3. Slavery doesn’t get mentioned much. Colonial Williamsburg is sometimes referred to as Colonial Disneyland for Adults, a land where everything is awesome and nothing unpleasant intrudes. I know they are working on correcting this, but I saw very little evidence of that in our tour. My eye-opening moment came a couple of years ago when I learned that the population of Williamsburg in 1774 was about 50% slave. Half the population wasn’t represented much.

Having said that, it’s always a great trip, and the students learned so much that that surely beats reading it out of a book.

Class Constitution #2

We the people of Mr. Irving’s class, in order to form a more perfect History class, establish justice and ensure domestic tranquility to ourselves and Mr. Irving to ordain, and establish this Constitution, the United Students of Mr. Irving’s B Block History class. These are our rules:

Everyone has a right to opinion and a vote

If Mr. Irving becomes destructive of these ends, we may complain to him and ask him to make changes to make our History class more enjoyable for the community at large

You can’t insult people or be annoying to them purposefully

Thou may not speak profanities

Mr. Irving chooses our tables and they must change once a month

Plagiarism and copying is illegal

Mr. Irving has the responsibility to foreshadow tests and put homework on Moodle and hand out study guides before the test

All devices shall be used for educational purposes only.

Every month, around the time when we get to change seats, we will be able to have a meeting to decide what rules need to be altered or changed. (This meeting can take a maximum of 1 class period).

If anyone does not follow these laws, Mr. Irving decides their consequence.

Robert’s Rules of Order

I’ve said it many times before, and I’ll say it again: kids always amaze me. I really believe that students will perform up, or down, to our expectations.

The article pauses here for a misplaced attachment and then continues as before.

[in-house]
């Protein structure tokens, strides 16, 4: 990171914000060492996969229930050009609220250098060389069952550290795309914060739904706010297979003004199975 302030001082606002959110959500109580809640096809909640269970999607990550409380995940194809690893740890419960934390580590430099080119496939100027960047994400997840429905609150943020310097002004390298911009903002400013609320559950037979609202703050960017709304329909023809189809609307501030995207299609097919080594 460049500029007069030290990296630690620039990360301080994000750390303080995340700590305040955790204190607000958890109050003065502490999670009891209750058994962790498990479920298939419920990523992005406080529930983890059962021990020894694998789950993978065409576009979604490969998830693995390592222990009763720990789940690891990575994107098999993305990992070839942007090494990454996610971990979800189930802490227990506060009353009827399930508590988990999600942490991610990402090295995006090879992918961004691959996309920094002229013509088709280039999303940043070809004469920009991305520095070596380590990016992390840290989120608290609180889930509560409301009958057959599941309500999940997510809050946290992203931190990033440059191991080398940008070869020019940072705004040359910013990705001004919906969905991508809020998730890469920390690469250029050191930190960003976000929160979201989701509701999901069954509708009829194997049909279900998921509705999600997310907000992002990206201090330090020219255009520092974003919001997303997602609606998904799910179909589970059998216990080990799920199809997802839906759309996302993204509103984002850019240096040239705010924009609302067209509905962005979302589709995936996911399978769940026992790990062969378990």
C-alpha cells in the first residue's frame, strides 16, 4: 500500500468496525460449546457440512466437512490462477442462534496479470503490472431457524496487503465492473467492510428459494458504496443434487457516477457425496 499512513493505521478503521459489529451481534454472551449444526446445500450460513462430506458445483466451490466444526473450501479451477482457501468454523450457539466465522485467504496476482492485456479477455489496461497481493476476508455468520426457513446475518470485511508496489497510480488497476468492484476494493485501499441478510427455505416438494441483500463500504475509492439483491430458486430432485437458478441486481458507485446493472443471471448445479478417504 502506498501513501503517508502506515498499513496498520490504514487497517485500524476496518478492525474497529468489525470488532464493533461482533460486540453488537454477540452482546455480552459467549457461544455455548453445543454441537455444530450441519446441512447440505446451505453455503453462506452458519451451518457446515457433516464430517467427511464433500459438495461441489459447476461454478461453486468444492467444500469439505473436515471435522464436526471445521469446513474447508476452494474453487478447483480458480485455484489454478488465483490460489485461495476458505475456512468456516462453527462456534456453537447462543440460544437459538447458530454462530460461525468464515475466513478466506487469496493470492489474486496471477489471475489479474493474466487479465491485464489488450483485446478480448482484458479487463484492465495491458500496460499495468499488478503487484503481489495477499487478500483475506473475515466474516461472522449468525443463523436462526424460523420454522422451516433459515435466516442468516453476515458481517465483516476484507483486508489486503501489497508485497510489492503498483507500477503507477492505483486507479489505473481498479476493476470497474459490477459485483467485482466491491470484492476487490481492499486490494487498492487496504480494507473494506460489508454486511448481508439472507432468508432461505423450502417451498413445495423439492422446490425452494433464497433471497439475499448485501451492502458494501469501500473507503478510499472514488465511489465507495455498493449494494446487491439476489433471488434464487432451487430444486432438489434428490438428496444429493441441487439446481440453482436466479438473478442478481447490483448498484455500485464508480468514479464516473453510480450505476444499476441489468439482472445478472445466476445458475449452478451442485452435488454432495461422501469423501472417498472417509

Case in point: we’re studying the US Constitution in my two 7th grade history sections. To give them a taste of how this all works, I tasked them both with coming up with a “constitution” for the class. They worked in 3-4 groups, developed a set of rules and guidelines in each group, and then dumped all the suggestions into a Moodle wiki.

Then I said they could choose 10 out of all of them. I walked out of the room and left them to it. I actually suggested using Robert’s Rules to see if they would pick up on the hint. They didn’t. Guess I should have been more direct!
One class (the bigger one) was loud. Really loud. They did accomplish some things. But there was also lots of grumbling, complaining about not being heard, some people monopolizing the discussion, etc. So I went over a very simplified version of Robert’s Rules of Order with them, and then left them to it again. What a difference!  It ran smoothly, much more quietly, and they finished on time. All seemed pretty happy with Robert and his Rules, as well as proud of their accomplishments. I told them I was proud of the work they had done, and the mature way they had done it.

So the takeaway? Sometimes we expect young people to act in a certain way without giving them the tools by which to do so. Once they “got” the Robert’s procedure, they went with it and did a fantastic job. And yes, we all signed the document and will post it in a prominent place in the classroom.

1876 cover of Robert's Rules of Order , a book...
1876 cover of Robert’s Rules of Order , a book containing rules of order intended to be adopted for use by a deliberative assembly. (Photo credit: Wikipedia)